Vanderbilt coach Jerry Stackhouse knows as much about the NBA as any SEC head coach after playing in the league for 19 seasons.
After Tennessee handed Vanderbilt is 11th consecutive loss in the series Tuesday night, Stackhouse detailed how Vols’ shooting guard Santiago Vescovi reminds him of a NBA Hall of Famer he played against.
“He reminds me of (Manu) Ginobili a lot,” Stackhouse said.
There are obvious comparisons between the two. Both are left-handed shooting guards from South America. Vescovi hails from Montevideo, Uruguay while Ginobili is from Bahia Blanca, Argentina.
However, Stackhouse outlines similarities in how they play the game, especially on the defensive end of the court.
“I think Vescovi, he is borderline edgy, so to speak,” Stackhouse said. “I don’t think everything he does is within the limits of what you should be doing. He does it and he is consistent with it. … those guys that get up under your skin. You love to have them on your team but you don’t like playing against them.”
Tennessee plays a physical style of basketball that lends itself to pushing the limits of what will or won’t get called a foul. After being lost as a defender during his freshman season, Vescovi has developed into a stout defender in his four-year career due in large part to his craftiness and high IQ.
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While his sharpshooting and offensive prowess is what most stands out about Vescovi’s game, similarly to Ginobili, he is a complete player averaging 4.3 rebounds, 3.4 assists and 2.2 steals per game.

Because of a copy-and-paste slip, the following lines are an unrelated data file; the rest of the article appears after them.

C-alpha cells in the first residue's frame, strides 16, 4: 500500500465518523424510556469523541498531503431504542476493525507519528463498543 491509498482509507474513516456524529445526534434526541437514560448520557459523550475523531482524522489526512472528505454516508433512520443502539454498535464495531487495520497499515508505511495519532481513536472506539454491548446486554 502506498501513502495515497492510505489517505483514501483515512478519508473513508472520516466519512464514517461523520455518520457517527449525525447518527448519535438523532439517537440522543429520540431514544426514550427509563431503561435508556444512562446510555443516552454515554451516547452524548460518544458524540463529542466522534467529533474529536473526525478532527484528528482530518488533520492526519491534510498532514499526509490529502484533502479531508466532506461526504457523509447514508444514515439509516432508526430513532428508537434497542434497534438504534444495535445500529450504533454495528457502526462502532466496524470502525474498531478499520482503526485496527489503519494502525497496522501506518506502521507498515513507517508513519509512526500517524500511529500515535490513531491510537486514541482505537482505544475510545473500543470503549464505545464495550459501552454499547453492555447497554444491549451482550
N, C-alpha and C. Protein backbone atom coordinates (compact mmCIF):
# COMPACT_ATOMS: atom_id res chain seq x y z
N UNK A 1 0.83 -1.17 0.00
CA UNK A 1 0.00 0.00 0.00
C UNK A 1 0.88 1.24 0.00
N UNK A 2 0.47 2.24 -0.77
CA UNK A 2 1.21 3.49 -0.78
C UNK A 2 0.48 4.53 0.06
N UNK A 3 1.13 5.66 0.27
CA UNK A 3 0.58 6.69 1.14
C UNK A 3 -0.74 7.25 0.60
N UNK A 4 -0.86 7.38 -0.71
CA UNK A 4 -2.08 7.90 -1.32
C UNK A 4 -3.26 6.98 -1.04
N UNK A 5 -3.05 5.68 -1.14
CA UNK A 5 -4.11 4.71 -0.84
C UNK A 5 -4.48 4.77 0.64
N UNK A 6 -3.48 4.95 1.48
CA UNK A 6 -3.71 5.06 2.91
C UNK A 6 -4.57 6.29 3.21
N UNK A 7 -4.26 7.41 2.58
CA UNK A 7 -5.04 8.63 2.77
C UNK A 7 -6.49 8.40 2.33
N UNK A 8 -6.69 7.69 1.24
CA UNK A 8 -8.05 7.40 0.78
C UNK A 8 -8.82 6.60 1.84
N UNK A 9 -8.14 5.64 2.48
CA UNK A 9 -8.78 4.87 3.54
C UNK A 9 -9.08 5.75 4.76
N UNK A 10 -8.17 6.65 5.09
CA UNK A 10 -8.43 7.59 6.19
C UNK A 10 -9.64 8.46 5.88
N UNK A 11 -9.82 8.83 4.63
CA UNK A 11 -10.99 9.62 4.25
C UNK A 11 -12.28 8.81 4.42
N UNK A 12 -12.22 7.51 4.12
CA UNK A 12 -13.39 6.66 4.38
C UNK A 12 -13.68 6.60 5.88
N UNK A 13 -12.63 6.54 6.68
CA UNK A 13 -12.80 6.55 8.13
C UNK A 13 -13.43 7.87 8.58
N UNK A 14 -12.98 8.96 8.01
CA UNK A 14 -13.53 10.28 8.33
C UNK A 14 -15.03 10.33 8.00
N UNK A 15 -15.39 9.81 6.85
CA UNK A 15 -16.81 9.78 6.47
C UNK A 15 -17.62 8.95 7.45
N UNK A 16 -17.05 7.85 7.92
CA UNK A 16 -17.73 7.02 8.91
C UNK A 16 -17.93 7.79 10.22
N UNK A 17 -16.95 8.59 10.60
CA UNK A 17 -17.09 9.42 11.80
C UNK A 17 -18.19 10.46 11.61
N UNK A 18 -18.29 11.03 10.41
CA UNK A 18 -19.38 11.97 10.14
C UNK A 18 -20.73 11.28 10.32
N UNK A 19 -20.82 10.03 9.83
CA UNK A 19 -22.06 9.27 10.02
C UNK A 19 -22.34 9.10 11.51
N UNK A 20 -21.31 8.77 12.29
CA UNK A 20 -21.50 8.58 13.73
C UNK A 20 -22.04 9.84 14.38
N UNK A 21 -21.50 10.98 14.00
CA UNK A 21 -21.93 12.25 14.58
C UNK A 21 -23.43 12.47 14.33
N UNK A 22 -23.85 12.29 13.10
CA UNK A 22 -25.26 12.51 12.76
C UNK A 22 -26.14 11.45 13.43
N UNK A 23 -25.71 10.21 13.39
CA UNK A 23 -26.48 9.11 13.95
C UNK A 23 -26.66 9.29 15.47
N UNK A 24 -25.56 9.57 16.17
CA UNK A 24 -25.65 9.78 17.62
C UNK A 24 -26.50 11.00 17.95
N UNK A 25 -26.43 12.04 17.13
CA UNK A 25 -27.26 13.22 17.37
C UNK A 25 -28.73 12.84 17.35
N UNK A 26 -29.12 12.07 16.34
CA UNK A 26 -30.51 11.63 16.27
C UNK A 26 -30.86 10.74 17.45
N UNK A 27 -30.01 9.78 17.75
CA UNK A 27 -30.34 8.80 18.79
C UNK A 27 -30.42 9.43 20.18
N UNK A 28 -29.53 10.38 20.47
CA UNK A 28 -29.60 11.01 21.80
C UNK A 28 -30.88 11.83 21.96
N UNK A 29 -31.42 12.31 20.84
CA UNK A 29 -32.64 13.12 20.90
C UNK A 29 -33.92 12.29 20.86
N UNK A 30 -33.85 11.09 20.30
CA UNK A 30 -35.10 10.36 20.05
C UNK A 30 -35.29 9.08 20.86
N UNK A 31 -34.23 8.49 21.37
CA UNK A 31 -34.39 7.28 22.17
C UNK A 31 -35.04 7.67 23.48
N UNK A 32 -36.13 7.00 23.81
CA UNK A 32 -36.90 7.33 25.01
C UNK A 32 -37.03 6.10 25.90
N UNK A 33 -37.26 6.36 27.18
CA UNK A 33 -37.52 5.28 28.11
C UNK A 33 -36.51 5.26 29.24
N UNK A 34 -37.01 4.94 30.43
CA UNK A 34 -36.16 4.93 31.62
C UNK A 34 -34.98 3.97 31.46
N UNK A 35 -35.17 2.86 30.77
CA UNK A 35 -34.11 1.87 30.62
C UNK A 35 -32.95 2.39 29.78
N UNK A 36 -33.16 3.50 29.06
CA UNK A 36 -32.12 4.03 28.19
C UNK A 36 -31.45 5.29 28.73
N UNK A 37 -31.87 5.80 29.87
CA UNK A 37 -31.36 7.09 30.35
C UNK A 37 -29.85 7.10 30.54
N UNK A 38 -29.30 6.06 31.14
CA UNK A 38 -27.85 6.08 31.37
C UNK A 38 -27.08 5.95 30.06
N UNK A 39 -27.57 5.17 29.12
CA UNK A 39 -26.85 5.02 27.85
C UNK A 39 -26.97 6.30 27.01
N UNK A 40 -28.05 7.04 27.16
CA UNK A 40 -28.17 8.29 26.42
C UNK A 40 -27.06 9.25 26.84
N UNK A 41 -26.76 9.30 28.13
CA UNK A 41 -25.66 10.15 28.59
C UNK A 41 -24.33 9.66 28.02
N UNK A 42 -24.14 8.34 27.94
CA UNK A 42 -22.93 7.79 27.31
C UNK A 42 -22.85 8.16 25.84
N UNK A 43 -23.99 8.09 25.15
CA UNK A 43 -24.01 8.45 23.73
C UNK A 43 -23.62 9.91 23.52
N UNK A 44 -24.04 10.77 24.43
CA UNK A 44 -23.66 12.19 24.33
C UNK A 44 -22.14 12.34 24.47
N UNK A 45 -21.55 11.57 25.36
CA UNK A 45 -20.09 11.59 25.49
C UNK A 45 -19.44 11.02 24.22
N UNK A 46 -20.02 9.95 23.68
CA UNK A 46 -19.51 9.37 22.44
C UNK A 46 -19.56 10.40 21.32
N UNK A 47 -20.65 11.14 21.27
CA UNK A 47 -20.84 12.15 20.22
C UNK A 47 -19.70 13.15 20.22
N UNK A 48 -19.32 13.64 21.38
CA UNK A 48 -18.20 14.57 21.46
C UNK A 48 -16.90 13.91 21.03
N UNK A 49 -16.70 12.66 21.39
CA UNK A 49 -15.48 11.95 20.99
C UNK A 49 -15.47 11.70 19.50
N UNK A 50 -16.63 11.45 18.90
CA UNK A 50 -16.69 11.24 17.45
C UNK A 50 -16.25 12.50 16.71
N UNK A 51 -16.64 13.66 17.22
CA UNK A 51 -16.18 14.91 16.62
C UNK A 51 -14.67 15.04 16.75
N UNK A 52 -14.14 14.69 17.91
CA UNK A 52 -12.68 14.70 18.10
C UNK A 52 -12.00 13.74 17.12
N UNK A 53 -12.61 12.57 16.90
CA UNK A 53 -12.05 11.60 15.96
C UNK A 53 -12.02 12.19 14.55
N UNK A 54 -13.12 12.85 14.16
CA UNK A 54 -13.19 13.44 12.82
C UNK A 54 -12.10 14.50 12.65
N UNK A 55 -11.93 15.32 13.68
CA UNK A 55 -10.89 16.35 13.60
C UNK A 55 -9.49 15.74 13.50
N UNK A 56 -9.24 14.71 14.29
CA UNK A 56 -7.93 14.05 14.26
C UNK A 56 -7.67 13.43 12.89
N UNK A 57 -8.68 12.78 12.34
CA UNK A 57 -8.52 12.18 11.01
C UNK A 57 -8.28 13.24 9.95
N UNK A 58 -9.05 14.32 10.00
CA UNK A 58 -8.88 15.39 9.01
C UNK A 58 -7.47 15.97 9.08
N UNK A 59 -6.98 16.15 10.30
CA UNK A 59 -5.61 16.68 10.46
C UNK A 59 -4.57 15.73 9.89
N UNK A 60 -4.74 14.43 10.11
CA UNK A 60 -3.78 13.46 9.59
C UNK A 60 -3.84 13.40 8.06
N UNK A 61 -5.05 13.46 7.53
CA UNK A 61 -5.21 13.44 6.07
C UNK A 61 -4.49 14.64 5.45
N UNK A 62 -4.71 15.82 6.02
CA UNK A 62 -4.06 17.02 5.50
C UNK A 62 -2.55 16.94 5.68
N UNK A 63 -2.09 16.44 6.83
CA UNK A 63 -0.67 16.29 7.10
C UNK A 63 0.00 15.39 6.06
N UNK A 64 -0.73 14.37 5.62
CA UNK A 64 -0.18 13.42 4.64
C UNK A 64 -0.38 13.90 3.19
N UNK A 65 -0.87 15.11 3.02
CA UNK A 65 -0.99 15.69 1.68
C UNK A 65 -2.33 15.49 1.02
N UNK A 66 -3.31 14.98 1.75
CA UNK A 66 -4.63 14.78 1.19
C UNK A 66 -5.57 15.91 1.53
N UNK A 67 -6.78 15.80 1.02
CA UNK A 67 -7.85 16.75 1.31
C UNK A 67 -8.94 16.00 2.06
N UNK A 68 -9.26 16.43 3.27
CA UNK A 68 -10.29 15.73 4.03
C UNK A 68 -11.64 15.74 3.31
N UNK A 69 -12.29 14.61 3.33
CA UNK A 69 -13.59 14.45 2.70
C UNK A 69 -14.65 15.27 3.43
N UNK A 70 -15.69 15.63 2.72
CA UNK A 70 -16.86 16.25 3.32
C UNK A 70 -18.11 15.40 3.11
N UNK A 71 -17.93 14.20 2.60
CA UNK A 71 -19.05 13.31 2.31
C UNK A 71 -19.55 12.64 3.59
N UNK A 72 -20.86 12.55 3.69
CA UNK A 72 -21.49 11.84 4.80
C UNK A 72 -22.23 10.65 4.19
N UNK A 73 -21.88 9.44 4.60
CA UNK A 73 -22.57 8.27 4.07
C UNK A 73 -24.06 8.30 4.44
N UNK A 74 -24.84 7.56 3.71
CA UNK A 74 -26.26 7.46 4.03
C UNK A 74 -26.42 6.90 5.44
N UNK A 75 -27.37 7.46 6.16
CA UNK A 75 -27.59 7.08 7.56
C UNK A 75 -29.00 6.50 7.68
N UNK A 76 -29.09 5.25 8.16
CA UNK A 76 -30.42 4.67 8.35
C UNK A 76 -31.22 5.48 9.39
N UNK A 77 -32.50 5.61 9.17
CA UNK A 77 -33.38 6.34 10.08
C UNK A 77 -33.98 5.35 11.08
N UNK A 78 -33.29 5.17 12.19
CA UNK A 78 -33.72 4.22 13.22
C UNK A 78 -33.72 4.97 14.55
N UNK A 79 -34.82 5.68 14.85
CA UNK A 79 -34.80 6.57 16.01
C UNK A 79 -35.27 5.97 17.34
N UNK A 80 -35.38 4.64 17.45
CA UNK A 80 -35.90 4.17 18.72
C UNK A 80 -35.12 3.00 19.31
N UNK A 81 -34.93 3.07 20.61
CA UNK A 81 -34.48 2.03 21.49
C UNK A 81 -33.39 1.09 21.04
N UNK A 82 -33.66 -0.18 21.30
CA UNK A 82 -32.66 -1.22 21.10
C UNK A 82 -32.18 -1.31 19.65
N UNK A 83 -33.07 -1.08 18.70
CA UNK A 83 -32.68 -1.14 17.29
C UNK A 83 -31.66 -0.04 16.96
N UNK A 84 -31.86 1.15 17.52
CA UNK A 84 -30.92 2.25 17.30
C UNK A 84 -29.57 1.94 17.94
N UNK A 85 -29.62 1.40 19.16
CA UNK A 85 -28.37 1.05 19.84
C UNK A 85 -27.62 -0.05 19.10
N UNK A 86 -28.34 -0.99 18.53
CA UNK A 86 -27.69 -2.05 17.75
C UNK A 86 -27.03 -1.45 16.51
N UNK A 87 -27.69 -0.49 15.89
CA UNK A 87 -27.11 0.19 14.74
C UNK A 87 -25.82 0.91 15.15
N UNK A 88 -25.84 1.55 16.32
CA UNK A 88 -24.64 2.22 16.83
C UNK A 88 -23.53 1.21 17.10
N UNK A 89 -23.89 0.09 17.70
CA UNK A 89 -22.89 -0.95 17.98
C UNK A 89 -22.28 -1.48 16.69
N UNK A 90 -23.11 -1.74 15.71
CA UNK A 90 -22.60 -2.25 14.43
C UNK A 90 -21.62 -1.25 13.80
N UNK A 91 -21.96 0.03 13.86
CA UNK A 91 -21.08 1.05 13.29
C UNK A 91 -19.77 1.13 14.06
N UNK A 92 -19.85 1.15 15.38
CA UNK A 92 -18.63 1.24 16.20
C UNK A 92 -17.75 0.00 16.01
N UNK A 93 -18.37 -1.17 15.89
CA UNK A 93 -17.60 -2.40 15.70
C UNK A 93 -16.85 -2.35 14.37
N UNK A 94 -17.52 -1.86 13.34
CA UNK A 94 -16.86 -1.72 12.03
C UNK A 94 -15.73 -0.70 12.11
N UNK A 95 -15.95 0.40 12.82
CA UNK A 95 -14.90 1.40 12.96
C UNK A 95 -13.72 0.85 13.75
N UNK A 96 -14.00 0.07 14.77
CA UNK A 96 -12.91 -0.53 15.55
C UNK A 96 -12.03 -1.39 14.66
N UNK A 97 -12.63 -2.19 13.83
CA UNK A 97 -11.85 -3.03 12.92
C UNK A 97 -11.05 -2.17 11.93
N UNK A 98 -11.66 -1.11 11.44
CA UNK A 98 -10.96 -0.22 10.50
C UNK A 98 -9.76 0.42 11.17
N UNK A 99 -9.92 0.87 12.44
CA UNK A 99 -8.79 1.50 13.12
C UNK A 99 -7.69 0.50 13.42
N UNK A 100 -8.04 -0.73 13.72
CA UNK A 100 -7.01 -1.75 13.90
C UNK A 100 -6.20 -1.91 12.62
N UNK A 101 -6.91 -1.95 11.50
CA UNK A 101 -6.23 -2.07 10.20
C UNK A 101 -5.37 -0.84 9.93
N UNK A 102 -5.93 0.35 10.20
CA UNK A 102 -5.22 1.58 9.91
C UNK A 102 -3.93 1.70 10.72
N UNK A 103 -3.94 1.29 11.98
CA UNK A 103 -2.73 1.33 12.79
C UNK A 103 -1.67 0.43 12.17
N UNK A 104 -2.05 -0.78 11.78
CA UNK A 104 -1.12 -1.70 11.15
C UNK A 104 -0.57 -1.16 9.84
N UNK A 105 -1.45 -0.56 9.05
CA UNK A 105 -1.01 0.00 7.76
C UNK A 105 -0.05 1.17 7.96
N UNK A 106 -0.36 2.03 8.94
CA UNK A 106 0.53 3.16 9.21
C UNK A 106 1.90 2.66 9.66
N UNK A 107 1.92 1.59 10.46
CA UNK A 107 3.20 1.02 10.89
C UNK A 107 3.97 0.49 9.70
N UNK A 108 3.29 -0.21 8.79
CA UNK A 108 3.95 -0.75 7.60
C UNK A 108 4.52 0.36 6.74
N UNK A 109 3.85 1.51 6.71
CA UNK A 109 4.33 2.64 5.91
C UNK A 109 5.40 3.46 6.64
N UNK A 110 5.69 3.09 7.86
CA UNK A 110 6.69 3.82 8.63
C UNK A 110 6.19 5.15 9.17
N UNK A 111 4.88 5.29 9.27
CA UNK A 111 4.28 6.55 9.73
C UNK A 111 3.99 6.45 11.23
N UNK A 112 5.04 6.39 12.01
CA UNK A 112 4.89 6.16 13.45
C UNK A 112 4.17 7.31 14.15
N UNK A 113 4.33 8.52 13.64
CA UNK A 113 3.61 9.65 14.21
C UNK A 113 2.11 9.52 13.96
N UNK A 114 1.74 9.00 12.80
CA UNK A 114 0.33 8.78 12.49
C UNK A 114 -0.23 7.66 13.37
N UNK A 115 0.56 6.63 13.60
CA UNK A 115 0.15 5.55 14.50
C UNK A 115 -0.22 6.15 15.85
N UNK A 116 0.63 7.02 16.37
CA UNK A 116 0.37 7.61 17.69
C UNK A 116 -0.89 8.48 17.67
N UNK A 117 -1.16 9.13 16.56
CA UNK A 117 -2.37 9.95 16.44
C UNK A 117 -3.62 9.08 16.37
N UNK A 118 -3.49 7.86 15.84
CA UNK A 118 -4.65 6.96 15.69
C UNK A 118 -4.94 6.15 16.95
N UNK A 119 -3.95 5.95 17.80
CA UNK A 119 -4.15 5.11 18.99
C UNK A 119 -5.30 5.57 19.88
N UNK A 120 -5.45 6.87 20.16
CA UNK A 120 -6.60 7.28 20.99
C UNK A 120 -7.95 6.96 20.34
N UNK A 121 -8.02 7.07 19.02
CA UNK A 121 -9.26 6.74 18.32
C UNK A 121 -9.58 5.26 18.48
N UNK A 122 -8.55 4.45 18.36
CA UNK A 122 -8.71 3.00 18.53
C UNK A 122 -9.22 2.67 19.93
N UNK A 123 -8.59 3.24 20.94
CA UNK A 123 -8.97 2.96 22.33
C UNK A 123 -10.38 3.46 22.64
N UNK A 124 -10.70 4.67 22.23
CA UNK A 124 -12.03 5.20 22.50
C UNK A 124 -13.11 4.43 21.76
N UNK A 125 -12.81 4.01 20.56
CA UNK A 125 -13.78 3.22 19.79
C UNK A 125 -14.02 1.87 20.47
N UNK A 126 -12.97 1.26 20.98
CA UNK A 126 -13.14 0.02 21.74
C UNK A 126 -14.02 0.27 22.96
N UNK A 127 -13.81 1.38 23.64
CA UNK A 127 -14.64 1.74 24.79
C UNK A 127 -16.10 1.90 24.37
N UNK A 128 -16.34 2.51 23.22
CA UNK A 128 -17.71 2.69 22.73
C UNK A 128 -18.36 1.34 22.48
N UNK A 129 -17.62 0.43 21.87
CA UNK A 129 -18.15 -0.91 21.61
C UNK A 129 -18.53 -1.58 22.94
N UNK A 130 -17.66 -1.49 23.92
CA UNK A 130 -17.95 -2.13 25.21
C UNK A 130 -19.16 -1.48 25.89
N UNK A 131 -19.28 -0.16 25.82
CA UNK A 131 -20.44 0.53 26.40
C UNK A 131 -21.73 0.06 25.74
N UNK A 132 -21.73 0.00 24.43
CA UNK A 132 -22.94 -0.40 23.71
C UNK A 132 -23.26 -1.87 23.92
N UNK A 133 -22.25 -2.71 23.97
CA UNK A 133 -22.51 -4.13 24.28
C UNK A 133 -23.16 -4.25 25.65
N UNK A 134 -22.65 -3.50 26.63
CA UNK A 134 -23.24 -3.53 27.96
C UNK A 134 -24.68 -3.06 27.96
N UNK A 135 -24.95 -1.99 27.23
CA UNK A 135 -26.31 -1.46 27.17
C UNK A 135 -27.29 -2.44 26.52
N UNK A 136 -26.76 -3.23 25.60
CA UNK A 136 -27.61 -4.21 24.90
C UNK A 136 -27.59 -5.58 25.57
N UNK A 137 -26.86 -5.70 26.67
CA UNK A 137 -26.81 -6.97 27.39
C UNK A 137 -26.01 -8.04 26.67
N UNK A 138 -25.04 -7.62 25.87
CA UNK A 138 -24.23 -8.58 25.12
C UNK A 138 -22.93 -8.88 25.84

“Defensively, he was locked in at the start,” Tennessee head coach Rick Barnes said of Vescovi postgame. “He always is, like I’ve told you many times. He impacts the game without scoring.”
Vescovi impacts the game without scoring but he does quite a bit of scoring too. Moving without the ball relentlessly, Vescovi creates open shots for himself and opens up defenses as they attempt to run him off the three-point line.
The senior guard was brilliant in the second half Tuesday night against Vanderbilt, making five-of-six shots from the field in a 12 point half. Despite a slow start to the season shooting, Vescovi is averaging 12.9 points per game on 36% shooting from the perimeter this season.
“On offense, he’s a player that really sees it and he is always out there adjusting to however teams are playing him, but his movement without the ball too,” Barnes said. “When he gets moving and gets his feet set he’s a guy that’s difficult to deal with.”
Ginobili played 18 seasons in the NBA where he averaged 13.3 points, 3.5 rebounds and 3.8 assists on 37% shooting from three-point range exhibiting many of the same traits Vescovi does.
Vescovi and the Vols return to the court Saturday when they face rival Kentucky at Thompson-Boling Arena. Tip-off is at noon ET on ESPN.